Jonathan Barzel & Rob Dwyer - "Techno-pe ncil" Lissie Cain - Messe nger baske t Jonathan Cauble & Artis Mills - "Flex-o-pe ncil" Ford Fischer - Homework holder Kate Garner - The brother warning Moshe levi - Cage change r Rachel Meyers - Writing block breaker Sarah Newcomb - Roo m organizer Alison Norton - Cactus watering system Andrew Rose - Stay cool hat Noah Schnoll - The improved treasure detector MRS. CROSS'S CLASS:

Paul Bishop - Electri c bird house Jesse Freedman - Hockey puck belt Philip Gianfortoni - th e desk "Ente rne t" leigh Greene - Counter protector Morgan Hutchinson - Closet protectio n system Kale Kristofak - Te nnis ball bounce system Kalherine levy - Poope r scoo pe r syste m Thomas Warthen - Desk protector Jessica Williamson - Multi-pe ncil gripper Annie Wise - Quie t hamste r cage BLUE




Girls' Tennis repeats as VCC Cl1ampions The 1996 girls' te nnis team won th e Virginia Commo nwealth Co nfe re nce (VCC) regular season and tourn ame nt champio nships. This squad was und efeated in confe re nce play. At the VCC Tourname nt, th e top three ladder playe rs lainie Haskell , Nikki Voltz, and Corbin Adamson ca ptured singles ti~ es. At th e sixth position Blair Jacobsen also claimed the singles title. The #1 doubles tea m of lainie Haskell and Nikki Voltz a nd the # 2 doubl es team of Corbin Adamson and Ra chel Whill en also won titles. lainie Haskell was selected to the AIIAcademic VCC Tea m. The girls also participated in the liS (l eague of Inde pend ent Schools) tourname nt. Nikki Voltz, #2 singles, won the title match. In other spring sports, th e boys' te nnis team closed th e season with an overall record of 4 wins and 5 losses. This squad tied for 3rd place in the VCC tournament Matt Gottwald was chosen to the All-Academic VCCTcam. And in golf, th e re were 24 peo ple who tried out fo r th e va rsity tea m. Shawn lewis was chosen to the All-Acad e mic VCC Tea m. Of th e top nine players, six are middle school students, so th e future is bright.


Athletic Team Results 1995-1996 Middle School Soccer ......... .. .. ............. .. ........... 8-4-1 Varsity Soccer ................................................. 5-11-2 Fie ld Hockey ......................... .. ........................ 7-9-2 Boys' Varsity Baske tball ...... .. ............ ................ .. 11-4 (TCll To urname nt Champs) Middl(' School Girls' Baske tball ........ .... ............... . 5-4 Middle School Boy's Baske tball 'W' Team .............. 5-3 Middle School Boys' Basketball "B" Team ............. 2-9 Girls' Varsity Baske tba ll ................ ........ .. .... ........ 5-11 Boys' Tennis .......................................... .... .......... 4-5 Girls' Tennis ........................................................ <)-4 (Regul a r Season and Tou rname nt Champions) Golf ................. .. .......... ... ..... .. ............... .............. 1-5 PAGE 7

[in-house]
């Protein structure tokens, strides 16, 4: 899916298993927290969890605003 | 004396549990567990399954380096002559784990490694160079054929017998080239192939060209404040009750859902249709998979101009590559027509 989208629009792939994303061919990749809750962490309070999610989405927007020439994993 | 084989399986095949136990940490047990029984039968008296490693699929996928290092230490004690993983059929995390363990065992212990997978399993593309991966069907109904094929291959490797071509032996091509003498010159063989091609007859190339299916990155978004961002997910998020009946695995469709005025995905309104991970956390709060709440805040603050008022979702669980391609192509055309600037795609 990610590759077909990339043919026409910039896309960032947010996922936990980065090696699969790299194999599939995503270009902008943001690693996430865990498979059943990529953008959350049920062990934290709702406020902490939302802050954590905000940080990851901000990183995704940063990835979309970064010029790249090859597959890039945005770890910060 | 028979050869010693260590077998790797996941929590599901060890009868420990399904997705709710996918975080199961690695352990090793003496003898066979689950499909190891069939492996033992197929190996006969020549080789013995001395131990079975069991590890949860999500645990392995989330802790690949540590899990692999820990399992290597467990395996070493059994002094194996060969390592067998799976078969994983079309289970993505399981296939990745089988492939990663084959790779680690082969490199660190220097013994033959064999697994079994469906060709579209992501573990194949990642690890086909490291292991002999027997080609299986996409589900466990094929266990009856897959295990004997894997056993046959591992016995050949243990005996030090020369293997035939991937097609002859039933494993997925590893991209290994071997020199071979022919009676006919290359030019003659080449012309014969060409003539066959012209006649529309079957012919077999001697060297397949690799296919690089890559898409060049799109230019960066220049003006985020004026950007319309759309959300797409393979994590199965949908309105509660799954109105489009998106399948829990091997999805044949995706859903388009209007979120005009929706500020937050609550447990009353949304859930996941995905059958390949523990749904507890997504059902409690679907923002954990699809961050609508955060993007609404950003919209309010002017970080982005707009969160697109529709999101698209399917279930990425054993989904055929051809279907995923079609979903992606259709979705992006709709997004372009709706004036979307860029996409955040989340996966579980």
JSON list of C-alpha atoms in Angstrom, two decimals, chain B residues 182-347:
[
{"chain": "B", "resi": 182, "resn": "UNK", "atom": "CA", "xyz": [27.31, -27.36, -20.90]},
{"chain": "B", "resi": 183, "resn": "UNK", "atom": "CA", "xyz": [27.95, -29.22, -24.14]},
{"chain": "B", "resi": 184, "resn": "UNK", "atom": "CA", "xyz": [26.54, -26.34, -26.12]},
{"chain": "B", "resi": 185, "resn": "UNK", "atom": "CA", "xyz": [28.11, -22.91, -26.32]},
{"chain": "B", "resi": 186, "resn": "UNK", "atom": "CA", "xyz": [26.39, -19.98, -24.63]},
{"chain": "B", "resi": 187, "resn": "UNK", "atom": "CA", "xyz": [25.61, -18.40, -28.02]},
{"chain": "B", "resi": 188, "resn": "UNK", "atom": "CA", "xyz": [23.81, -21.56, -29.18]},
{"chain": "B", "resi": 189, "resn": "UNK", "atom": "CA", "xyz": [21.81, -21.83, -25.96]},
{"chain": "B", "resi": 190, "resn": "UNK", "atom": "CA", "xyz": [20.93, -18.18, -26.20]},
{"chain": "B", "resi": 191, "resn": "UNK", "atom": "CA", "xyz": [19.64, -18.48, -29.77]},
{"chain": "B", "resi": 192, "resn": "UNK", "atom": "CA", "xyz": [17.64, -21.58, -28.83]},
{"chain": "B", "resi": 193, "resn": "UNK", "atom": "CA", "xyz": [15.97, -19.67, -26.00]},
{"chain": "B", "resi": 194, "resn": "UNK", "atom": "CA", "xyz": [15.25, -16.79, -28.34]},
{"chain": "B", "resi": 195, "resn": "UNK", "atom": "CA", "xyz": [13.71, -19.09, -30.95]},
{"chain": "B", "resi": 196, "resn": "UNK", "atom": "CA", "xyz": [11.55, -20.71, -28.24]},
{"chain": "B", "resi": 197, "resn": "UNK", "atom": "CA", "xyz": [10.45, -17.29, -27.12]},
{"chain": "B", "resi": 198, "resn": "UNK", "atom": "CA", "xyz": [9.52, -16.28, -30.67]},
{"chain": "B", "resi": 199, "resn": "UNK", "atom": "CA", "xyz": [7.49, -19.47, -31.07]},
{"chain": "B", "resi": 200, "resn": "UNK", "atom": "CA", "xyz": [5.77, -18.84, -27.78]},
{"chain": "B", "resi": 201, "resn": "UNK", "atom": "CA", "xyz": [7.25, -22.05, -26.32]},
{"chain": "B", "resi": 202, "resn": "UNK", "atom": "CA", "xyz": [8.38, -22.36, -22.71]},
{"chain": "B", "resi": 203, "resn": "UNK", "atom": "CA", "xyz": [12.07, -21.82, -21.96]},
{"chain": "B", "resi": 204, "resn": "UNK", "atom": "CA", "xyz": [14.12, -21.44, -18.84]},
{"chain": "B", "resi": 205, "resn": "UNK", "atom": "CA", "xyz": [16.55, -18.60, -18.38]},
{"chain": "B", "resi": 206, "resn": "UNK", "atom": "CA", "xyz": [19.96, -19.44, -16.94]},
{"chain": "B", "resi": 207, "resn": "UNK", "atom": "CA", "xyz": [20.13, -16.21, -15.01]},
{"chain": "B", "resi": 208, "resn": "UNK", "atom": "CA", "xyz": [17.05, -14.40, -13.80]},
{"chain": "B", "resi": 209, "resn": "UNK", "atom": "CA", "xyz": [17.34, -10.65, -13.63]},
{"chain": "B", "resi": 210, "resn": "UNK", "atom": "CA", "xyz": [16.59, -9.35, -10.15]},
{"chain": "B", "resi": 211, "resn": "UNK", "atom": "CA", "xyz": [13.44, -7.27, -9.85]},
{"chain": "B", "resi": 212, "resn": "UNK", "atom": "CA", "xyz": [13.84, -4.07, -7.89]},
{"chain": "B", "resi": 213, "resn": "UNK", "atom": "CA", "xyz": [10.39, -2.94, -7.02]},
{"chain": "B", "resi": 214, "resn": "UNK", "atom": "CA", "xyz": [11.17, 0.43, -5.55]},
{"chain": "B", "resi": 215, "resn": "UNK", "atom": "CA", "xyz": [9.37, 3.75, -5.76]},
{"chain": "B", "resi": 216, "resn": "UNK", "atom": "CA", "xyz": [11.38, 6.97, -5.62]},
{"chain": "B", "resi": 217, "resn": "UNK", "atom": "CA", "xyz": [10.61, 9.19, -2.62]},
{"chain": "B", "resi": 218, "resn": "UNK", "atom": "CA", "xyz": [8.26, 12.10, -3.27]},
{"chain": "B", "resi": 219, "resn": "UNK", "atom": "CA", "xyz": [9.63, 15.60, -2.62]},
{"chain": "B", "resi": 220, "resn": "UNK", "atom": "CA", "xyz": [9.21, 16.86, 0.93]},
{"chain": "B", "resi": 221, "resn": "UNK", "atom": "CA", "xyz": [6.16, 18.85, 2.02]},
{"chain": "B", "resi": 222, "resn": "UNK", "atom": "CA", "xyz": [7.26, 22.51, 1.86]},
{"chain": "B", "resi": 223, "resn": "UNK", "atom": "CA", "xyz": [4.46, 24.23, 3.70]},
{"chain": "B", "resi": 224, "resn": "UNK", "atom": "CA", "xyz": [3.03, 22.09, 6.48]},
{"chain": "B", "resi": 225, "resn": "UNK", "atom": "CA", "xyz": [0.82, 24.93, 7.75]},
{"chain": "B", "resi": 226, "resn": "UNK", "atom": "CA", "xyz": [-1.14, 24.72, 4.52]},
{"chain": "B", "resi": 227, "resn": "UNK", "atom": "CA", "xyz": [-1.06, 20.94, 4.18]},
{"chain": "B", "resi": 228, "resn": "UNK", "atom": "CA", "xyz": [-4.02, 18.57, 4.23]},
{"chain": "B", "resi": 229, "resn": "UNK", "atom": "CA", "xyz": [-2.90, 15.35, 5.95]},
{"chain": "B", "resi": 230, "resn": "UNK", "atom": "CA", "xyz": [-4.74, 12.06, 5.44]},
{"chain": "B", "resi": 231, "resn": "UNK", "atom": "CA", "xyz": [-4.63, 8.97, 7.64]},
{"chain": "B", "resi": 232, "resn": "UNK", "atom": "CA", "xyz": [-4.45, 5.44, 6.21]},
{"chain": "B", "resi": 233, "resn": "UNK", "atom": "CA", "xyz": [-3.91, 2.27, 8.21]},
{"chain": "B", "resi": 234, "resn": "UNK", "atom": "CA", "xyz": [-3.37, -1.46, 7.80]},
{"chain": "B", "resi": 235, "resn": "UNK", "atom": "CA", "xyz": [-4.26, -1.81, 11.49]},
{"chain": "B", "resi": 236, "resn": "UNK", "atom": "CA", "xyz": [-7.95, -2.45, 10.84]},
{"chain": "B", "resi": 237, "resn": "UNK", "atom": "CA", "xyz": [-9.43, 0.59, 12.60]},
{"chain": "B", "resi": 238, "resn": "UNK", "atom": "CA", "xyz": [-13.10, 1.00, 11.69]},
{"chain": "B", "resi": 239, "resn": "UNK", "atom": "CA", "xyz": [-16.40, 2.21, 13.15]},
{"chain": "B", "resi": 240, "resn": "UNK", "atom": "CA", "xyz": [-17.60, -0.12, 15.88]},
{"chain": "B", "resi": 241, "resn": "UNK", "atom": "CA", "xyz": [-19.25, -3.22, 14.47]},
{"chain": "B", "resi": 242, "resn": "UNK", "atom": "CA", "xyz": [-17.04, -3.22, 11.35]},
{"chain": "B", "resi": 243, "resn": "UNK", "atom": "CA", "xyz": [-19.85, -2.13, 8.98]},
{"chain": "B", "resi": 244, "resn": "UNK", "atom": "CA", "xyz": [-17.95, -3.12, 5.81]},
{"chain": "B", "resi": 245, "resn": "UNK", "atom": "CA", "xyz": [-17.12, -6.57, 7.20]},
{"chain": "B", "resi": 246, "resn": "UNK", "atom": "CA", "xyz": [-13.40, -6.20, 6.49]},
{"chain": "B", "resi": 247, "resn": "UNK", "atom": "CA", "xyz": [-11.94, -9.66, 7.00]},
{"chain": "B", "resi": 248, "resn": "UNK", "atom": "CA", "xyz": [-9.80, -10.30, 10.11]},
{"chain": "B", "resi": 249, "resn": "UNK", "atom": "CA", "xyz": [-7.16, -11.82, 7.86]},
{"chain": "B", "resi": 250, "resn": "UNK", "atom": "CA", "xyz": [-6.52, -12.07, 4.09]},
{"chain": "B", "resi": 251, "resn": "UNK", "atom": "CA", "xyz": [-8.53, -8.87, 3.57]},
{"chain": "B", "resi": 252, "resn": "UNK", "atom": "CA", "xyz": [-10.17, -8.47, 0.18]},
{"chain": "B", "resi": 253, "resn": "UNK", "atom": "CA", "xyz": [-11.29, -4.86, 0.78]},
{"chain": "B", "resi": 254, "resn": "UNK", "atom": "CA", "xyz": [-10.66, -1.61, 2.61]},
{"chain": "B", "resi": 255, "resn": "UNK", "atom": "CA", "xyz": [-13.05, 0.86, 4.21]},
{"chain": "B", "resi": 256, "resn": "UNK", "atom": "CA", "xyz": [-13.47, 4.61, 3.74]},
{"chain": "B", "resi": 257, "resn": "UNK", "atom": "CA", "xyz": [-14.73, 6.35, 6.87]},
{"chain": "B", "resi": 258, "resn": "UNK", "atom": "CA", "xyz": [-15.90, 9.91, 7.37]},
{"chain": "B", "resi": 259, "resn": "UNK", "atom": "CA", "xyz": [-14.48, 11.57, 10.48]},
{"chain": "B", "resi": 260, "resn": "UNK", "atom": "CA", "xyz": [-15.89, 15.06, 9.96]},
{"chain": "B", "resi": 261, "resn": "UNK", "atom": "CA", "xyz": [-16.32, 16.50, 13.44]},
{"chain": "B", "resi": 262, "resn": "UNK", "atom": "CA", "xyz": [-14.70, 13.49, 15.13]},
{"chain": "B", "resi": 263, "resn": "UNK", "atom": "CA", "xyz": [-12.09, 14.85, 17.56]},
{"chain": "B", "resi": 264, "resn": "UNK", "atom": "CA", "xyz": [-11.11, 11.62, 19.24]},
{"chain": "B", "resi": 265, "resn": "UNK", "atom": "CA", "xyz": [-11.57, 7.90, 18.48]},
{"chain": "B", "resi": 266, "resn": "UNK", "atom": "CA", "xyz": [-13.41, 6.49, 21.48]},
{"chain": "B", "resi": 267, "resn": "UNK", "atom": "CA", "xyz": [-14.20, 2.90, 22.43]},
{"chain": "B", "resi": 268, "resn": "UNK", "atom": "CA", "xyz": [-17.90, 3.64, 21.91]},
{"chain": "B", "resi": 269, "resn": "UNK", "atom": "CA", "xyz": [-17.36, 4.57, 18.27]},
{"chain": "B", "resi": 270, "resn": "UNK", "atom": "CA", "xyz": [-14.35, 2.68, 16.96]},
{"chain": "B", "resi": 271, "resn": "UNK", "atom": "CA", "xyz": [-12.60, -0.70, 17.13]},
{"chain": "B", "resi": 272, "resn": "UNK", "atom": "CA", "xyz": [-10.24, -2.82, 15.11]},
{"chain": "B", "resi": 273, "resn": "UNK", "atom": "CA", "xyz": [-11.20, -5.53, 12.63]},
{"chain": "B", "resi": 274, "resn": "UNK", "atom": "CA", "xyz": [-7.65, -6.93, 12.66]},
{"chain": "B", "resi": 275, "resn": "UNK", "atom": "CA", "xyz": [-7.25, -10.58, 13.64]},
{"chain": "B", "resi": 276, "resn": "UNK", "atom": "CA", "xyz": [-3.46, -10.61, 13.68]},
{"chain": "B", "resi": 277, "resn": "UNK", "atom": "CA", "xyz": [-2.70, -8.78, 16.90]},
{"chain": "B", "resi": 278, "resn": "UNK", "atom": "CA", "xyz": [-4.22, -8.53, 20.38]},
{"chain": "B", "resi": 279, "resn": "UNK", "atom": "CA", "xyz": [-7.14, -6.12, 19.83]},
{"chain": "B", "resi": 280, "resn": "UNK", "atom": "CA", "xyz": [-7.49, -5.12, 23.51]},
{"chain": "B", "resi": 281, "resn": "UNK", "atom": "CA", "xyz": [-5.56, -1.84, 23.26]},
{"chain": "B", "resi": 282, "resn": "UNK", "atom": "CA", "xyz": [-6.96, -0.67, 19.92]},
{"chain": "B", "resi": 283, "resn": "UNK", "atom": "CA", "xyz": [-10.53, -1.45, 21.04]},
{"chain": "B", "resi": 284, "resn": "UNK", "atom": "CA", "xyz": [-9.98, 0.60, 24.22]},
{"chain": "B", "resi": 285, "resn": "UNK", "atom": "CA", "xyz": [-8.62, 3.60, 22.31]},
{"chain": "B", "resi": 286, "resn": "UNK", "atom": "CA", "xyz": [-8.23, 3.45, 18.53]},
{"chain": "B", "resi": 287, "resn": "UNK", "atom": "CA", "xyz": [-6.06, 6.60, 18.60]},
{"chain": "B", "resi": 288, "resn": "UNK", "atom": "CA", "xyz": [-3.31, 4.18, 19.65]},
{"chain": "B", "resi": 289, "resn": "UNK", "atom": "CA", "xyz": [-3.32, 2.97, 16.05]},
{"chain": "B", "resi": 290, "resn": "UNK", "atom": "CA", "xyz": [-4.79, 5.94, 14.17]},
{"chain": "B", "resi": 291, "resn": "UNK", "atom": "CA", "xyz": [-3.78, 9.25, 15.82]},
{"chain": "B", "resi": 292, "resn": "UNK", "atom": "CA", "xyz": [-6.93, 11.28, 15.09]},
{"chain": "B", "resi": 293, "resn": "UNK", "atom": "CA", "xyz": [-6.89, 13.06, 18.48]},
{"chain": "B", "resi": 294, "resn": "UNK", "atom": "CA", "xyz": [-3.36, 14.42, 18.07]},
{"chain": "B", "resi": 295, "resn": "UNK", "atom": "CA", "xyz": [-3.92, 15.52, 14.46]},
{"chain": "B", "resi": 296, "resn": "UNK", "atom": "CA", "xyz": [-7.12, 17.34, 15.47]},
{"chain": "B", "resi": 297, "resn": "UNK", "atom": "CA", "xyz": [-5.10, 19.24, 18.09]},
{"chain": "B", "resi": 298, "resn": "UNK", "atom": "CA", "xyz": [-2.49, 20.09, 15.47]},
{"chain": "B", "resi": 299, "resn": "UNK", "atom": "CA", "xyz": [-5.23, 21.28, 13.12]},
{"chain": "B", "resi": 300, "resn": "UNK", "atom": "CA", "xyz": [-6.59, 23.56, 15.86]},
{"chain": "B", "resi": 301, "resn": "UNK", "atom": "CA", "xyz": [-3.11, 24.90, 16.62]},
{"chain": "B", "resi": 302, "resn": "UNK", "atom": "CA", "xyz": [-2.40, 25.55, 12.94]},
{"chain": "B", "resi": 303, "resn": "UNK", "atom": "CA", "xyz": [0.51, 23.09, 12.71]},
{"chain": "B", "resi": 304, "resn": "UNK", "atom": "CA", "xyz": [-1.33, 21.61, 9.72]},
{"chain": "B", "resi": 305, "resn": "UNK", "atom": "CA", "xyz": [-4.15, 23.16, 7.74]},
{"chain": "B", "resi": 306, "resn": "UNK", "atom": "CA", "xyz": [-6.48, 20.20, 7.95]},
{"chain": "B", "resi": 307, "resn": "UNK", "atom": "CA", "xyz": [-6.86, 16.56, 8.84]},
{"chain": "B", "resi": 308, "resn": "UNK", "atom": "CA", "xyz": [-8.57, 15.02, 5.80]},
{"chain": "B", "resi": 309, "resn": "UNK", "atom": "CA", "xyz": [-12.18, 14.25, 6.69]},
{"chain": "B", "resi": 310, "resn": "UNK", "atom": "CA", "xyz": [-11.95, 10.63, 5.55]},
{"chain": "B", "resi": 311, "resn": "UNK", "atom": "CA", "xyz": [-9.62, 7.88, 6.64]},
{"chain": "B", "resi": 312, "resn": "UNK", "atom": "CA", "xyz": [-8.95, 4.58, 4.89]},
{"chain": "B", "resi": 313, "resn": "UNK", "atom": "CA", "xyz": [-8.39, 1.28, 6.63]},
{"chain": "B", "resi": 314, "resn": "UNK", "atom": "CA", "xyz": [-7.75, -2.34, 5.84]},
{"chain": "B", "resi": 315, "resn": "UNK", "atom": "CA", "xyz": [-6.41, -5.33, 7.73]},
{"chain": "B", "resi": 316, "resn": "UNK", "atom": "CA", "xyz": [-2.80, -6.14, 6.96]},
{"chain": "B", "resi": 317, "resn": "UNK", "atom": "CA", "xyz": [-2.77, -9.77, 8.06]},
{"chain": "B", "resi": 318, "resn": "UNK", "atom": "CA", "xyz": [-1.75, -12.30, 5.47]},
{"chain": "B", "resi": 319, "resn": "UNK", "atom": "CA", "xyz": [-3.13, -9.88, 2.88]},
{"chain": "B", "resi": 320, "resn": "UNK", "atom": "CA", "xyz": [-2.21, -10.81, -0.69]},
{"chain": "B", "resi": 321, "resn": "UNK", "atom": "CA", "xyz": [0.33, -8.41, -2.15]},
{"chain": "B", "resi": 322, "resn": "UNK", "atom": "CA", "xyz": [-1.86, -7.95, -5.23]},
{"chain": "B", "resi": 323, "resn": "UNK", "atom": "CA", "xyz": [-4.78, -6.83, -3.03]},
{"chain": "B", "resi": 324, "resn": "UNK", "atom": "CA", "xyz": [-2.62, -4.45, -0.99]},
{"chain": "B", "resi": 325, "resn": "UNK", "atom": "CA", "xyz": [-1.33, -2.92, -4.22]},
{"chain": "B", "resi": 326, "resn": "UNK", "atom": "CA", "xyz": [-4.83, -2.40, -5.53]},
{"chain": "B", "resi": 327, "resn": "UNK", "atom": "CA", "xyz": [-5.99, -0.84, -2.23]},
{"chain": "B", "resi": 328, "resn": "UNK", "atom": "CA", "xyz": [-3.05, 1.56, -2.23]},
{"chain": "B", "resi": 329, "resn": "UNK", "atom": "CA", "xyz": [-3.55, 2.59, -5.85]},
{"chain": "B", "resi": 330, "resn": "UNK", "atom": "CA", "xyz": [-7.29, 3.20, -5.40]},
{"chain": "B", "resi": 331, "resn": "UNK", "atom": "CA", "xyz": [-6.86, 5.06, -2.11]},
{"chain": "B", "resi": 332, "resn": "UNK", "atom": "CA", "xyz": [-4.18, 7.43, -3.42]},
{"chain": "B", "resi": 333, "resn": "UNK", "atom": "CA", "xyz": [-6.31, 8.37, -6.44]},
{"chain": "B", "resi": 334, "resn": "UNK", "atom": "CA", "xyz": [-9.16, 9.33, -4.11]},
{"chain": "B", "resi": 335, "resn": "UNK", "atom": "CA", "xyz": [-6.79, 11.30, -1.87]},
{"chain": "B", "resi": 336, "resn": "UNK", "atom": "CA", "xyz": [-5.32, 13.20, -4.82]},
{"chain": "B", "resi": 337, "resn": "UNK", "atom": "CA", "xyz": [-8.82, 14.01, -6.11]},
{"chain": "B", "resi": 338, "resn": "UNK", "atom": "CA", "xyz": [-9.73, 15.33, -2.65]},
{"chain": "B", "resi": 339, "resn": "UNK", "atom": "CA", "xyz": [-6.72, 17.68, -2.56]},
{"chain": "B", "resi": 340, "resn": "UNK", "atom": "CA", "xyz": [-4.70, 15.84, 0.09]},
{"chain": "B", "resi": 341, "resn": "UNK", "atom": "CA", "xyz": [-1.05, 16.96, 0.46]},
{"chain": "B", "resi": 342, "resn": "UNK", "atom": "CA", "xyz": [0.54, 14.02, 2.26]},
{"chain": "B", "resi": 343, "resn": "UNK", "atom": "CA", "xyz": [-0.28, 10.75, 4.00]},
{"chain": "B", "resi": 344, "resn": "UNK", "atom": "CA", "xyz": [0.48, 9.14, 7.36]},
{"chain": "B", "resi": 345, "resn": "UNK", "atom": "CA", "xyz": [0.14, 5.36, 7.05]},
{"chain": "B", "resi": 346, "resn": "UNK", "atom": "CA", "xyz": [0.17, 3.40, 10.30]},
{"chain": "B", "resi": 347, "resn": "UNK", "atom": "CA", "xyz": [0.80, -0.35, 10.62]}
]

Athletic Awards Night Middle School Soccer Most Improved ...... ........ .. .......... . Matt Porter Most Valuable .. ........ .... ........... Stewart Felvey Varsity Soccer 110% Award ..... ....... .... .... ... Stephen Paulette Coaches Award .... ... ... ...... ........ . Shawn lewis Cross Country Coaches Award ...... .. . ,........ ... Trent Mclaurin Field Hockey Most Improved ............. .. ........ Brantley Scott Coaches Award .... ..... ........ .. Corbin Adamson " Ie Has kll Most Valuable .. .... . ........... ... .... l am e Most OUlstanding .. ...... ..... Ellis Ann McClung Indoor Intramural Soccer Champions .. ... ..... ............ ........ ... Sam Proffitt Brian McGehee Shawn lewis Baughan Wilton Middle School "B" Basketball Most Improved ... .... .. ... ... .... .. Clayton Haskell Coaches Award .. ............... ........ .. Matt Porter Most Outstanding ............. ..... ... ... Jamie Rose Middle School "I\' Basketball Coaches Award ...... ... .... ..... .......... .. Alex Duty Most Valuable .. ... .. .... ..... .... ....... Walter Wash Most Outstanding .... .... .... ...... . Stewart Felvey Middle School Girls' Baske tball Most Improved ... .... .. ............. . Ashlee Healey Most Valuable ... ....... .... .... ..... Rachel Whitten Varsity Girls' Basketball , Most Improved .......... .......... ... .. . Jessica Gray Most Valuable ..... ... ...... .. ... .. ... ..... Tara Garner Varsity Boys' Basketball Most Improved ... .... ......... ....... .... Sam Proffitt Coaches Award .. .. ..... .............. ....... .. Ben Reif Middle School CheerinG Most Improved ... .... ... ..... .. ...... Cynthia Johns Coaches Award ............ ... ........ Brantley Scott Varsity Cheering 110% Award ............ ..... ... Jennifer latourelle Most Spirited ..... .......... ... ..... Sara Rossmoore Go lf Coaches Award ..... ... ..... ..... .... ... Shawn lewis Most Improved .. ...... ........ .. ..... Derek Garnett Boys' Tennis Page 8